• adhesion, even under moist conditions, to carbon steel surfaces or even to light alloy steel surfaces with or without a surface preparation using reactive inorganic polymers;
    • mechanical resistance, by associating the rigidity and hardness of the inorganic polymer with the flexibility of an organic polymer;
    • longevity compared with a completely mineral surface preparation of the zinc phosphate type obtained by seeding then crystallization due to an increase in the actual contact surface area.

In addition, independently of this lubrication performance, the present invention performs in this manner under critical temperature and moisture conditions and because of its excellent keying properties to various surfaces or surface preparations, it provides a novel response adapted to the development of mono-layer systems which act both as a primer and a top-coat.

Claims

1. A tubular element, comprising:

an end comprising a threaded zone,
wherein
the end is at least partially coated with a dry film comprising a matrix comprising a mixture of at least one alkaline polysilicate and at least one semi-crystalline thermoplastic organic polymer.

2. The tubular element according to claim 1, wherein the semi-crystalline thermoplastic organic polymer is a styrene-acrylic copolymer.

3. The tubular element according to claim 1, wherein the at least one alkaline polysilicate is a sodium polysilicate, a potassium polysilicate or a lithium polysilicate.

4. The tubular element according to claim 3, wherein the alkaline polysilicate is a potassium polysilicate with a SiO2/K2O weight ratio of from 1 to 3.5.

5. The tubular element according to claim 1, wherein a weight ratio of the alkaline polysilicate and the semi-crystalline thermoplastic organic polymer in the dry film is 0.2 to 3.5.

6. The tubular element according to claim 1, wherein the end coated with the dry film is prepared by a surface preparation selected from the group consisting of sand blasting, a conversion treatment, an electrolytic deposit and a non-reactive treatment.

7. The tubular element according to claim 1, wherein the dry film further comprises a solid lubricant as a friction reducing agent, in a proportion by weight of from 5% to 30%.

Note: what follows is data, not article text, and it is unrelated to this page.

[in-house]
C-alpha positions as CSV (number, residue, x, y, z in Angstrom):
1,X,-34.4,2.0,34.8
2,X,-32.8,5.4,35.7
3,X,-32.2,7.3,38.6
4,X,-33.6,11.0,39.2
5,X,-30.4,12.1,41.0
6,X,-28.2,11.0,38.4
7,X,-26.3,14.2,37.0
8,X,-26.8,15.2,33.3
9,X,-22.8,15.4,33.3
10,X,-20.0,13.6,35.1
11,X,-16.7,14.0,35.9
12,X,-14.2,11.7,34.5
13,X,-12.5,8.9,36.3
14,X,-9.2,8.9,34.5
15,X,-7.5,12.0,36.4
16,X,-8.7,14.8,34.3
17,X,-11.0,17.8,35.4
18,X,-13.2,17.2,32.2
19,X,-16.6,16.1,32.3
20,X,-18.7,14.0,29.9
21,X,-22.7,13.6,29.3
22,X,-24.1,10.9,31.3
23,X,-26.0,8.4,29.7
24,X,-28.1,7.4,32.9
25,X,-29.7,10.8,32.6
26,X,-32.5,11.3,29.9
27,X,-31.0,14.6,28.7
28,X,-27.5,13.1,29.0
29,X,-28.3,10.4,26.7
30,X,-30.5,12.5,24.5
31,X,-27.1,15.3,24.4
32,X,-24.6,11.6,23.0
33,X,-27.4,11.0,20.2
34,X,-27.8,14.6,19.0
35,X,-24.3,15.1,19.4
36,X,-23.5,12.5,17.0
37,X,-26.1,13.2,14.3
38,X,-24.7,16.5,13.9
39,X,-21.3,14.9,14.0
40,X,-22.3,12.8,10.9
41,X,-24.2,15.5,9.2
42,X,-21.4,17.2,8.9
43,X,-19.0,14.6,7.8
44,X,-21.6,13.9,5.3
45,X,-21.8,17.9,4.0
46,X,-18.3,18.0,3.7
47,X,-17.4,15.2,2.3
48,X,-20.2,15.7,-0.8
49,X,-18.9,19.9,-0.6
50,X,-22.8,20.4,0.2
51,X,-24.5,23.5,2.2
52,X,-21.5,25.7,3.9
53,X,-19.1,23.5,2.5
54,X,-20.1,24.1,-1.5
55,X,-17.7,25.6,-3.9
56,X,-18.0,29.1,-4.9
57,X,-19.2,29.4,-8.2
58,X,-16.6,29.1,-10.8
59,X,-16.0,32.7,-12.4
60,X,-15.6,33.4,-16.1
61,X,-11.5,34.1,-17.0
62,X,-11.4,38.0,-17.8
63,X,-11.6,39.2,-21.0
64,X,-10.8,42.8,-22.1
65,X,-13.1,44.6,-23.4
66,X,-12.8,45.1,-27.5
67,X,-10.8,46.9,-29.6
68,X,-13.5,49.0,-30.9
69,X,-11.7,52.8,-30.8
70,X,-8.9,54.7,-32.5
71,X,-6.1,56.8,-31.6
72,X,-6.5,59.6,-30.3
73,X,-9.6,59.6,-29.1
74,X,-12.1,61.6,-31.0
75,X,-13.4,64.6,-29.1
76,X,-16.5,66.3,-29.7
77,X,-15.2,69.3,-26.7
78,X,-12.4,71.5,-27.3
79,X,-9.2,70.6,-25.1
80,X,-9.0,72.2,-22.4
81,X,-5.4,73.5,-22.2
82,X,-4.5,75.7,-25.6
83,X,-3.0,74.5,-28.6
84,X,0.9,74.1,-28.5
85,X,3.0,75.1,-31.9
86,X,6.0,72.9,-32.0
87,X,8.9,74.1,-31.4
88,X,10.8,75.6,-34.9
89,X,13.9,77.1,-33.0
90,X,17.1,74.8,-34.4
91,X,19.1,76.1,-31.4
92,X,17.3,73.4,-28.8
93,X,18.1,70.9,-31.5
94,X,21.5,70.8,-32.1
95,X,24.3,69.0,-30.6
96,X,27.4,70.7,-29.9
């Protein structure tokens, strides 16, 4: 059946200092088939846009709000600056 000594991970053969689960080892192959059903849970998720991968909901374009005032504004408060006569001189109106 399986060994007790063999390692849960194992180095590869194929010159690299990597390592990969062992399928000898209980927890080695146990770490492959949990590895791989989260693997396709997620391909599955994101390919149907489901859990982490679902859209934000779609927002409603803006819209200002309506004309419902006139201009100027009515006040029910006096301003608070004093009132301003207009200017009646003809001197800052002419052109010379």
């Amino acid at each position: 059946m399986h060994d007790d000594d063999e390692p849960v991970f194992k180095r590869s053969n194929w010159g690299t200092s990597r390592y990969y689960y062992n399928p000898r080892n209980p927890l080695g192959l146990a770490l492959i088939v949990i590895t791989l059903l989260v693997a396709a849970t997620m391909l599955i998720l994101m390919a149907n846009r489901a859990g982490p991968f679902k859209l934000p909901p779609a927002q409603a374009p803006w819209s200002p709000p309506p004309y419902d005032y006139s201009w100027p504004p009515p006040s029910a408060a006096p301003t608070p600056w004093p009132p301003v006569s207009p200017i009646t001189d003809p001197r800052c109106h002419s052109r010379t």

8. The tubular element according to claim 7, wherein the solid lubricant is graphite, Bi2S3, SnS2, a secondary amide wax, or a paraffin wax.

9. The tubular element according to claim 1, wherein the dry film further comprises a corrosion inhibitor.

10. The tubular element according to claim 1, wherein the dry film further comprises colloidal silica.

11. The tubular element according to claim 1, wherein the whole threaded zone is coated with the dry film.

12. The tubular element according to claim 1, wherein

the end comprises a sealing surface for metal/metal contact, and
the sealing surface is coated with the dry film.

13. A tubular connection, comprising: a tubular element comprising an end,

wherein the end is at least partially coated with a dry film comprising an inorganic-organic matrix, which is a mixture of at least one alkaline polysilicate and at least one semi-crystalline thermoplastic organic polymer.

14. A method for producing a dry film on a threaded tubular component for drilling or working hydrocarbon wells, the method comprising:

producing a mixture comprising a dispersion or an aqueous emulsion of an acrylic copolymer selected from the group consisting of a styrene-acrylic, an acrylic-methacrylate, a styrene-acrylic-methacrylate, an aliphatic polyurethane-acrylic, a polyacrylate, and a vinyl acetate-ethylene-vinyl chloride terpolymer, with a solution of an alkaline polysilicate selected from the group consisting of a potassium polysilicate, a sodium polysilicate and a lithium polysilicate;